This morning I finally got to see the ethnographic museum in Los Llanos. It’s been open for four years, so I wasn’t exactly jumping the gun.
The building’s at the top end of Los Llanos, and the outside is an example of what you can do with concrete when you stop thinking about shoe boxes. I’m sure only smart-mouthed philistines find themselves thinking of gasometers. It’s just that I used to take a bus past a gasometer just the same size and shape.
And they’re digging up the grounds at the moment. I expect that’s temporary.
Entrance is free, and once you get inside, it’s really nice. Be sure to look up as you go through the main door – there’s a statue of a man doing the traditional Shepherd’s Leap.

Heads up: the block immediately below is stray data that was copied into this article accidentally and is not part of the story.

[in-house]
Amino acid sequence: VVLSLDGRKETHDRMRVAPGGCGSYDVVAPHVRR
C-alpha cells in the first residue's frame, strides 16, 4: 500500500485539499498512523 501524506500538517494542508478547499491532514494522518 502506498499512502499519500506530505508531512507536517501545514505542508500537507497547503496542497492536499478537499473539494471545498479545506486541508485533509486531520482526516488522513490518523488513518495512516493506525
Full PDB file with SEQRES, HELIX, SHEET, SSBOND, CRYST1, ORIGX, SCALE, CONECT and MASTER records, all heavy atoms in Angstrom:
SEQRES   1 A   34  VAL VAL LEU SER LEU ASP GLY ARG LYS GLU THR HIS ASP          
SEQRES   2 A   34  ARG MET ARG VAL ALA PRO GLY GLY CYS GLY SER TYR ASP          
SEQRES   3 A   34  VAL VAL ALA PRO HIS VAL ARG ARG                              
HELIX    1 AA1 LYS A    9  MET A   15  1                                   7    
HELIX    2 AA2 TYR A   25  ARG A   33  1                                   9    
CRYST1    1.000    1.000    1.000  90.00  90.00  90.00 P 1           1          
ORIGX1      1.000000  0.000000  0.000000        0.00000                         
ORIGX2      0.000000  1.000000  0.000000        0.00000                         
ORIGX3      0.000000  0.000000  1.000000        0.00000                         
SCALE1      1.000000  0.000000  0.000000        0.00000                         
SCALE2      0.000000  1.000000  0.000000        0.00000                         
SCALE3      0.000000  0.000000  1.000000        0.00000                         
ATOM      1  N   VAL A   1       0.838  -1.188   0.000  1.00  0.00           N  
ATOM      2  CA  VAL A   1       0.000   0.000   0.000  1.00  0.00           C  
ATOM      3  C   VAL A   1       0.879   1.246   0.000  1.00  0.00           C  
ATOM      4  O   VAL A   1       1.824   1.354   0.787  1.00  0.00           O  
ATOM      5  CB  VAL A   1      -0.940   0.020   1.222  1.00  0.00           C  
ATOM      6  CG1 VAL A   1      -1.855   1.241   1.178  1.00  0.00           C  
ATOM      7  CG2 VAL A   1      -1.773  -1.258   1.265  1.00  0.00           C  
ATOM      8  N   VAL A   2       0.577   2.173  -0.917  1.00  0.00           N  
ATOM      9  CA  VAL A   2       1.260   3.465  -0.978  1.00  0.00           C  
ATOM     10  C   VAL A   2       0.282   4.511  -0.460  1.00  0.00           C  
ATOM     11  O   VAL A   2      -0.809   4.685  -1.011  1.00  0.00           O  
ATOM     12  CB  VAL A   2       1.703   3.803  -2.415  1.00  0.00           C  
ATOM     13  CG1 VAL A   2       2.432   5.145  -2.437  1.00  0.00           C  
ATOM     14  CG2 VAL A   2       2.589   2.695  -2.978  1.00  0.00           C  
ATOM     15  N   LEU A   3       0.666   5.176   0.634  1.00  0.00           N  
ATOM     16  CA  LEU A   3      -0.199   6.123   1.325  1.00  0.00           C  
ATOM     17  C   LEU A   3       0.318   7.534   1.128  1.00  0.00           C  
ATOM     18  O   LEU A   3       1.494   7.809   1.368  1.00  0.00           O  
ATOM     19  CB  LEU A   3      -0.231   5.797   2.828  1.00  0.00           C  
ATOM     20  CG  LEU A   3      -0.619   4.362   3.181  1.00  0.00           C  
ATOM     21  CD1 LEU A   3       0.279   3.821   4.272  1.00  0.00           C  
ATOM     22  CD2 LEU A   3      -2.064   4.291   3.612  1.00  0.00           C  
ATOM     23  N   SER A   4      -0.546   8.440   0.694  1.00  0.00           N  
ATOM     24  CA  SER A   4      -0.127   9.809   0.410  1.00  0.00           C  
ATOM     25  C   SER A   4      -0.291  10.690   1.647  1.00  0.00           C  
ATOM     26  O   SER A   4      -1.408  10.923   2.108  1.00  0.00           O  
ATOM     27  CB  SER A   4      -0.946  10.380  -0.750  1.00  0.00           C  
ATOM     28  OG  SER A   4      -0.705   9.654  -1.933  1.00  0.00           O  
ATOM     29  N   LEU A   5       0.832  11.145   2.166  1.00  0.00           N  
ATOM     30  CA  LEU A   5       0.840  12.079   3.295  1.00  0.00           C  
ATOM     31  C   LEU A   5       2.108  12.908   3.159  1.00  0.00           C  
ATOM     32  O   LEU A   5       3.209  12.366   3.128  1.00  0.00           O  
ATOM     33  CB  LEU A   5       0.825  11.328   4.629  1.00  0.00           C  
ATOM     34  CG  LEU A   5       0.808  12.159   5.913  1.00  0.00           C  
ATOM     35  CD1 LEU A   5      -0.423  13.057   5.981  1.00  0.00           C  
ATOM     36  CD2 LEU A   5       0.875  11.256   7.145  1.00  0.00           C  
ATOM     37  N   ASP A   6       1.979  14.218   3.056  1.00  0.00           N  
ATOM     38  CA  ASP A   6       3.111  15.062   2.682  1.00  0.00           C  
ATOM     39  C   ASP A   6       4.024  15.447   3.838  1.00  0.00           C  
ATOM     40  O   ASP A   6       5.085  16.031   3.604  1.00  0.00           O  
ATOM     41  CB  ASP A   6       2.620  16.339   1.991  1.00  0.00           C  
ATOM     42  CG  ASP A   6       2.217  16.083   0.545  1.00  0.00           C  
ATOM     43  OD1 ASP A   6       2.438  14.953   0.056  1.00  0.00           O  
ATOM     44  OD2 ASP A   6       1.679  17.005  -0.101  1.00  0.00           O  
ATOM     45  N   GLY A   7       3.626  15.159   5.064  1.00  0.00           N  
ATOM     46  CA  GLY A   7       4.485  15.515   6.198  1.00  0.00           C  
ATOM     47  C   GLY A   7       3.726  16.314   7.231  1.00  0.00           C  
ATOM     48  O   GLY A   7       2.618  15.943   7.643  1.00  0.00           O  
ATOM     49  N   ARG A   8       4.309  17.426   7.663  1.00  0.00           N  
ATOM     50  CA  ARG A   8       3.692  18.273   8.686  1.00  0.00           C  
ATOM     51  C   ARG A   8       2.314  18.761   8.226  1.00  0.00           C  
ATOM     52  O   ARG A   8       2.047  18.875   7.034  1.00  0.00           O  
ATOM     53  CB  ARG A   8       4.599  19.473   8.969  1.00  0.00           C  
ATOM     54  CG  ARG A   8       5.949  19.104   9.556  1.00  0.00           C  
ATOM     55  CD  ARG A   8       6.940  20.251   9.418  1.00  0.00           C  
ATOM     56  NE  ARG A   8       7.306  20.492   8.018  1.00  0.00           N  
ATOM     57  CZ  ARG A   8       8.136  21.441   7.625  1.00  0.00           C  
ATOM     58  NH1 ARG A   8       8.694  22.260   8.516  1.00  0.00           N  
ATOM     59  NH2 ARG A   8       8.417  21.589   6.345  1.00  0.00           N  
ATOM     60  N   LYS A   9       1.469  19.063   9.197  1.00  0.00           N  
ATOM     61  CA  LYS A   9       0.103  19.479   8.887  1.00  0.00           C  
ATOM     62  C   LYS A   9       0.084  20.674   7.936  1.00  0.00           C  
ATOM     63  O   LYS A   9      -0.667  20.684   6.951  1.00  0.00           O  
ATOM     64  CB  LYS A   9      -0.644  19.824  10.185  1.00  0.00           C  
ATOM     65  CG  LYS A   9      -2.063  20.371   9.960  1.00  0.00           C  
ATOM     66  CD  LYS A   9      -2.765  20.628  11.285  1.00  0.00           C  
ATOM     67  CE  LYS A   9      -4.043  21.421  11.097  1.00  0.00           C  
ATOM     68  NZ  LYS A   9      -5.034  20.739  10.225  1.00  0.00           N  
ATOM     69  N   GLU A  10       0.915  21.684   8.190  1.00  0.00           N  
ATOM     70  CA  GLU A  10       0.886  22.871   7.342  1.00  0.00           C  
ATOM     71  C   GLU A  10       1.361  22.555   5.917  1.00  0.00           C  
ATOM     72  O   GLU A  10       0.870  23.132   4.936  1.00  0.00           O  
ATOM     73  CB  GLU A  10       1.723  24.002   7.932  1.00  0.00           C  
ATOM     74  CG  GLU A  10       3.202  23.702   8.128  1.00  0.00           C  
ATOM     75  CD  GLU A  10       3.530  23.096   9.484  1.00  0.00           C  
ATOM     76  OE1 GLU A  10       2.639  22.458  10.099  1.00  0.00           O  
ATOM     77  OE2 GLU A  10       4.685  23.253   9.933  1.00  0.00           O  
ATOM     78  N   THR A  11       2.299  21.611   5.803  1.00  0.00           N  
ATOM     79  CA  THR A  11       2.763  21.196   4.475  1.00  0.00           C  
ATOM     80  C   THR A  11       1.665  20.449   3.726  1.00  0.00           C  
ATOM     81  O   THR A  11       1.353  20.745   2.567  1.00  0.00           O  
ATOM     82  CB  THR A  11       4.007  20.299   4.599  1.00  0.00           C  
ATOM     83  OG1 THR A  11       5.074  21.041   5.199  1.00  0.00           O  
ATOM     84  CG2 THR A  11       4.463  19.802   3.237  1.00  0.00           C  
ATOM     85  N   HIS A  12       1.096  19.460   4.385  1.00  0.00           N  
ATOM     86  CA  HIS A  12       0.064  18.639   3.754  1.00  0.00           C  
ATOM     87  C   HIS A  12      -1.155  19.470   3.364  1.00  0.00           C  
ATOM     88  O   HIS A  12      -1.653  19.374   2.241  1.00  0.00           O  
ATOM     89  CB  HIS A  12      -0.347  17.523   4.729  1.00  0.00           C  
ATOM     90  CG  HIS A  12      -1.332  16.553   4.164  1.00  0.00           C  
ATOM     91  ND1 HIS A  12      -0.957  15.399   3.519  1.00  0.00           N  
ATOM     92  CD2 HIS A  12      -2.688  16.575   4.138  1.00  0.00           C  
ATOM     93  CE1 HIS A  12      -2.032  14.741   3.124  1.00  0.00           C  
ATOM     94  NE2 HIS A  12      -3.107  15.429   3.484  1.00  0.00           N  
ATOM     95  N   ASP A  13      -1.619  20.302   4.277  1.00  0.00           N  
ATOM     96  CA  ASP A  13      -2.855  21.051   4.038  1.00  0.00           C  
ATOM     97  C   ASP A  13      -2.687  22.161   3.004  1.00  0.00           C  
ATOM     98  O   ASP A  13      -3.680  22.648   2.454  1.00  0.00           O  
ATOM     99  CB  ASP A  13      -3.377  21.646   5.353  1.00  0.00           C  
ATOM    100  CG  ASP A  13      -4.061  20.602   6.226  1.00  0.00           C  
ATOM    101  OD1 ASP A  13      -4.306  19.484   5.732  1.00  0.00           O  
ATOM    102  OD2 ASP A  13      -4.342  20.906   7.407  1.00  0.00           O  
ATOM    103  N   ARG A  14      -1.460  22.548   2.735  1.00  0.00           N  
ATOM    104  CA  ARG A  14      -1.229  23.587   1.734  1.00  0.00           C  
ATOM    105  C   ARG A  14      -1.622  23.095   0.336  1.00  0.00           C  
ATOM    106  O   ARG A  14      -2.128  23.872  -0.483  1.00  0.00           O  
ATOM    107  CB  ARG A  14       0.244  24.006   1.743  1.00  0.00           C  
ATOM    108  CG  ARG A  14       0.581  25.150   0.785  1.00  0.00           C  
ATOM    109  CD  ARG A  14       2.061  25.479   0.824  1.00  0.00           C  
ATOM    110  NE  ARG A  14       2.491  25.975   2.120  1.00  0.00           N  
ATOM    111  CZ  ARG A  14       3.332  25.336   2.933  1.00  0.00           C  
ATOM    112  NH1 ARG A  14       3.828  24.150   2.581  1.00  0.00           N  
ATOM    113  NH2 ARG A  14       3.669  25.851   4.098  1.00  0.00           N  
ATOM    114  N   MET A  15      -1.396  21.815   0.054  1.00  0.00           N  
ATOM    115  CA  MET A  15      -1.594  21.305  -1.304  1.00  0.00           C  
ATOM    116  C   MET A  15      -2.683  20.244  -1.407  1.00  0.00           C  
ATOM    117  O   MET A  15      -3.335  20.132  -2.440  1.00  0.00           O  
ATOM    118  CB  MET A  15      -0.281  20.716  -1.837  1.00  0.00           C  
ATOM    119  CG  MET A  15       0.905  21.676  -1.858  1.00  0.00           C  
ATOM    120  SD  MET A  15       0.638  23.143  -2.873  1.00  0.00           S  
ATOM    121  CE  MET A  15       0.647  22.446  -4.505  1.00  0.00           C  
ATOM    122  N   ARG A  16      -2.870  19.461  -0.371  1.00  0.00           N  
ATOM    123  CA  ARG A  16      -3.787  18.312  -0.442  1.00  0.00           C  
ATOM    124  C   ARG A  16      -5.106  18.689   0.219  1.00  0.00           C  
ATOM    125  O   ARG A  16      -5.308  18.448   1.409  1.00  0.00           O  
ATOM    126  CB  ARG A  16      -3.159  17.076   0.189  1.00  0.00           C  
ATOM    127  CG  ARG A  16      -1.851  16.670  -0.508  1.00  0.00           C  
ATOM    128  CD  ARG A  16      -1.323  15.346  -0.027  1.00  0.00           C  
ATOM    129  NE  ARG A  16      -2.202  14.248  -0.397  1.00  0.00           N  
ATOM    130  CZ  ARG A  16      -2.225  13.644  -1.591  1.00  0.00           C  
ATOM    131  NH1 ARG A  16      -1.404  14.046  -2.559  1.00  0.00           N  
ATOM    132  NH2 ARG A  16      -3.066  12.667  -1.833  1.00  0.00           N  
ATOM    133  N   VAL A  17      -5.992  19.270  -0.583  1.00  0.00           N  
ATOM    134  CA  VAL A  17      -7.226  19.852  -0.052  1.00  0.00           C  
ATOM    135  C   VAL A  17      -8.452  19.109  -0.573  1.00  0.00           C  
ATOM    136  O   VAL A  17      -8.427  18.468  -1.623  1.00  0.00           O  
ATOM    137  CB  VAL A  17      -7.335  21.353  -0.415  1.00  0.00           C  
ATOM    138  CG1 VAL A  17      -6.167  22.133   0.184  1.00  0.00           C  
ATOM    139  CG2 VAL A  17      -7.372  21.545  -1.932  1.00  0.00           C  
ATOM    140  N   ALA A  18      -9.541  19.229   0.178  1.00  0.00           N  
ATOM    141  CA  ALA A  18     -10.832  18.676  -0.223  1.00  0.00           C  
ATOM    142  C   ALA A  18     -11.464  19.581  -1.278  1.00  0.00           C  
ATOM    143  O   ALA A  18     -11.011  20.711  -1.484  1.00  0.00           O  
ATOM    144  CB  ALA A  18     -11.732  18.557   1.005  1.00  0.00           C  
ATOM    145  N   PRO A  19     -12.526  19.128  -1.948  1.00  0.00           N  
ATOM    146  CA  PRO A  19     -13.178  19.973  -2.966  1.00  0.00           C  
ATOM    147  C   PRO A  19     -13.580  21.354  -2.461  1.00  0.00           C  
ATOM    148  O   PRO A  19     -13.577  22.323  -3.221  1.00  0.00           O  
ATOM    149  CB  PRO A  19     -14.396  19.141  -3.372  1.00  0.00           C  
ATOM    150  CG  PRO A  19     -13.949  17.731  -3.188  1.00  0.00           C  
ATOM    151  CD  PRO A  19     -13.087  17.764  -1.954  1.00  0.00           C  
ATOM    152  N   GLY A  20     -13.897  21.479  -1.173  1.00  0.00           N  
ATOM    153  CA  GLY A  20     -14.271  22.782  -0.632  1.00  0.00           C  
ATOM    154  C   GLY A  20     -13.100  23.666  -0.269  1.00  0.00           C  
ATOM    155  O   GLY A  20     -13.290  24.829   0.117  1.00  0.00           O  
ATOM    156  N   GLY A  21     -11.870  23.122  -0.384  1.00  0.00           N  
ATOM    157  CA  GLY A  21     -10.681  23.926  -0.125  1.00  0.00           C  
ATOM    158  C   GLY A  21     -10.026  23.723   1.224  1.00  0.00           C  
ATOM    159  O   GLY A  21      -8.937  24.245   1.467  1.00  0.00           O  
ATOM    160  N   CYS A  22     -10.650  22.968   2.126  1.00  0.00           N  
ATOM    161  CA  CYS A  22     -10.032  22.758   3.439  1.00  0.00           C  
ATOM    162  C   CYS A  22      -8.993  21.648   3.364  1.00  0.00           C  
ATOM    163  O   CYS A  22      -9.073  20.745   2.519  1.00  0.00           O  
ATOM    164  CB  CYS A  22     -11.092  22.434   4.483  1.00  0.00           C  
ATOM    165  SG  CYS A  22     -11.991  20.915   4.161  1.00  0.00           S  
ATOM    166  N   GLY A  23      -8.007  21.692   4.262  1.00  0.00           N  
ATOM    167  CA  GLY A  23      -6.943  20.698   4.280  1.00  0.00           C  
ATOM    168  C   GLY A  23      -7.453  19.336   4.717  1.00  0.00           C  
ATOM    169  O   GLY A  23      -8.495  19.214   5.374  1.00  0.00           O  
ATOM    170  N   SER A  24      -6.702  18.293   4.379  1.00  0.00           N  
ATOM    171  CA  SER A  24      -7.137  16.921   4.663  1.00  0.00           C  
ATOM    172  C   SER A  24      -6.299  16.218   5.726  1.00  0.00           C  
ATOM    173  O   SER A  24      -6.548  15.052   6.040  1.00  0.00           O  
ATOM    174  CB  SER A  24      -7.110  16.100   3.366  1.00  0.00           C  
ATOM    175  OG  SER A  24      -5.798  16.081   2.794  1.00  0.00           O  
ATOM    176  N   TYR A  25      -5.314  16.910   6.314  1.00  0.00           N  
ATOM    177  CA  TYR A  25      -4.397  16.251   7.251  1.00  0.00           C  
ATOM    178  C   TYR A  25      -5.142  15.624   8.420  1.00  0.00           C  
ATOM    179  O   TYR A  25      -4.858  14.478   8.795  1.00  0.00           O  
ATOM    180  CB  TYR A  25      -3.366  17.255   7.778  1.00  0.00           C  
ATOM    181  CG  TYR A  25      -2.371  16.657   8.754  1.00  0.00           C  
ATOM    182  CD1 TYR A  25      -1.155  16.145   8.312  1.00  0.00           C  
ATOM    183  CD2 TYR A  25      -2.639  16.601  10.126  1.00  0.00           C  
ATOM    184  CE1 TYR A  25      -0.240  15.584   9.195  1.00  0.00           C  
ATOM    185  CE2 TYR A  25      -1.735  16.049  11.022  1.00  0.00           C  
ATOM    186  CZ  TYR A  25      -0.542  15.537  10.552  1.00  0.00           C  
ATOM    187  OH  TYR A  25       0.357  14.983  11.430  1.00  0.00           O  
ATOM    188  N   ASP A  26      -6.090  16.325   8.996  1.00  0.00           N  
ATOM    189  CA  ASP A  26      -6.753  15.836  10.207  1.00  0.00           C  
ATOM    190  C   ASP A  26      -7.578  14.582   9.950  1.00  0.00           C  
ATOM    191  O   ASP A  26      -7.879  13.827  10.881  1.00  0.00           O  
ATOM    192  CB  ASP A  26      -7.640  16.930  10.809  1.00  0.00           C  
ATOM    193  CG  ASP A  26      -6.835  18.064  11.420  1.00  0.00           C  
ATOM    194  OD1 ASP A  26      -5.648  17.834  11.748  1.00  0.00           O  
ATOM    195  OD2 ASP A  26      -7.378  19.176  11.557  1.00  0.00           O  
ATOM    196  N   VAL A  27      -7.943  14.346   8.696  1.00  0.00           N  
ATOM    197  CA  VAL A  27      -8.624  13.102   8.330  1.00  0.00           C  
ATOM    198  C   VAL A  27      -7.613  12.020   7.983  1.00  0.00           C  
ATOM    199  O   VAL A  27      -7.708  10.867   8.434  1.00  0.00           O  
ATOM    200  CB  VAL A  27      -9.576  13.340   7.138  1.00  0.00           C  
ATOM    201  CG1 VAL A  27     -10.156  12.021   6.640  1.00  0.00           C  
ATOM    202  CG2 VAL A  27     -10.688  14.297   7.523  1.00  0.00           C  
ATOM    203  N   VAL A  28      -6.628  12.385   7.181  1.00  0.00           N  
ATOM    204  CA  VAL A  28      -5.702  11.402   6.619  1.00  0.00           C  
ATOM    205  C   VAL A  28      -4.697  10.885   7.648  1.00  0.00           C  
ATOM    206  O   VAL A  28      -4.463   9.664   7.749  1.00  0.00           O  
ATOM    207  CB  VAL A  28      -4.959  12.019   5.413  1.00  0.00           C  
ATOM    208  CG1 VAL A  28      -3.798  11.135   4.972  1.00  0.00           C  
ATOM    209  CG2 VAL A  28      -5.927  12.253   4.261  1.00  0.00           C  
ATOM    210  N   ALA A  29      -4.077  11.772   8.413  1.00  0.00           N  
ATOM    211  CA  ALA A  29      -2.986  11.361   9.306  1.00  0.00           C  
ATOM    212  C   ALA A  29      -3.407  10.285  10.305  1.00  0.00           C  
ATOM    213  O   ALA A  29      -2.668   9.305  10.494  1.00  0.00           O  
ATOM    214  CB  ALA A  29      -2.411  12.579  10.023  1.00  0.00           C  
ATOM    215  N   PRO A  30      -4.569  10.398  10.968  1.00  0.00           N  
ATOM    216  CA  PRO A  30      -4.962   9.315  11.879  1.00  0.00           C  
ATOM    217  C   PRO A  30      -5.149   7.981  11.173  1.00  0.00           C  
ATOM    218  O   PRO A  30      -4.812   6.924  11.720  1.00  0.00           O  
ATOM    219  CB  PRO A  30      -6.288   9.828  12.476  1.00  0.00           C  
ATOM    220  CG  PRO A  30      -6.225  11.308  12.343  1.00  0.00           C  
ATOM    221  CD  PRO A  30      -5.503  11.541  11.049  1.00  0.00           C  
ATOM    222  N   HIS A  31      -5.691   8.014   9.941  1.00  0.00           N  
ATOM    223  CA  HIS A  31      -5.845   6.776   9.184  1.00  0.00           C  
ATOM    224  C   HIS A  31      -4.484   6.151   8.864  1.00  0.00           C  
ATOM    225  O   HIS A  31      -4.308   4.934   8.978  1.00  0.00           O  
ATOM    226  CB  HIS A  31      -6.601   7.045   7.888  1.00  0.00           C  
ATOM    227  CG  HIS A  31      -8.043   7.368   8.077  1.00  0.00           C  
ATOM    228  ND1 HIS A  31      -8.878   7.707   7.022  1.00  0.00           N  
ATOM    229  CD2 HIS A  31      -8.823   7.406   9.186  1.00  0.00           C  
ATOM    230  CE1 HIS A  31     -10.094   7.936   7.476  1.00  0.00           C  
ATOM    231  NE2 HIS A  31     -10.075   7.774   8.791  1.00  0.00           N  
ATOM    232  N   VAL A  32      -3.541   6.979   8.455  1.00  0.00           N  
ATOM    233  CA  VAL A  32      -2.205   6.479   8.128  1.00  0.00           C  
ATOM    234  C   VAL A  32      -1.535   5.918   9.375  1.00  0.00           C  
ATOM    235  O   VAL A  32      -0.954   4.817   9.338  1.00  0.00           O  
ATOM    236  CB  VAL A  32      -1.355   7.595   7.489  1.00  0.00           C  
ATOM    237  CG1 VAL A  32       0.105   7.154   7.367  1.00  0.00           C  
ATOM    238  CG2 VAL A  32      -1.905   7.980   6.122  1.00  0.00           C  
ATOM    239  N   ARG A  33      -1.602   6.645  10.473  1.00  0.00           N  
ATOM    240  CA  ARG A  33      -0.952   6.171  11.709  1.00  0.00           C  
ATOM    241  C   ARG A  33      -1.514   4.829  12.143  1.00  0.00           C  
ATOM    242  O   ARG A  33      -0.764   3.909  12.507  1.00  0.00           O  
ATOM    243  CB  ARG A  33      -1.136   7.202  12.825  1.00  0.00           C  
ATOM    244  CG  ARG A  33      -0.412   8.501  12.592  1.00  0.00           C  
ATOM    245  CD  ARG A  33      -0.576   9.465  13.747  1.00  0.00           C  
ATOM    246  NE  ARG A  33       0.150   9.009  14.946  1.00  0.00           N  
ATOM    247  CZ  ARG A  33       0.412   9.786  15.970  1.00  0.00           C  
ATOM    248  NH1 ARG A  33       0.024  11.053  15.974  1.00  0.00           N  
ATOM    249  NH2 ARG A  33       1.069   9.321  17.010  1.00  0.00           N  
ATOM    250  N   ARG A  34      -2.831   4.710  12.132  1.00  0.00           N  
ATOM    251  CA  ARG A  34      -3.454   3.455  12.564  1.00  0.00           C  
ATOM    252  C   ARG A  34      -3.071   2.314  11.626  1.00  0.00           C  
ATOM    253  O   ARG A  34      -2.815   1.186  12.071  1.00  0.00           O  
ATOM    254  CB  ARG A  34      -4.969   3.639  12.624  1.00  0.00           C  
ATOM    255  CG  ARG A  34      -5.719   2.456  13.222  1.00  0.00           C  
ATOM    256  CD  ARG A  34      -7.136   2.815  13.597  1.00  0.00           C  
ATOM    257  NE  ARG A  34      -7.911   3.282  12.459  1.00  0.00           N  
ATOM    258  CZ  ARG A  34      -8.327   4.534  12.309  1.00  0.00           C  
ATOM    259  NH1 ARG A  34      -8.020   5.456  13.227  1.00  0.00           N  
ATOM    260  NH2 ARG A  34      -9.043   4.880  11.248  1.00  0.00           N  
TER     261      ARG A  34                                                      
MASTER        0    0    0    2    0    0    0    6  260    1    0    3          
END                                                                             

Downstairs is where they hold the temporary exhibitions. Today there were two of them. One side held a fascinating exhibition on the island’s fungi, by Cecilia Hosinsky, which will be there until the 28th of January.
The other side held an exhibition of statues, inspired by the Prehispanic rock carvings and statues of the island. Today was the last day, so I was lucky to catch it.
I’ll cover the permanent exhibit in another post soon.
The museum opens from Tuesday to Saturday, 10 am – 2 pm and 5 pm – 8 pm. It’s officially called the “Museo archeologico benahoarita”, or MAB.
By the time you get there, the statue of me doing yoga will have gone.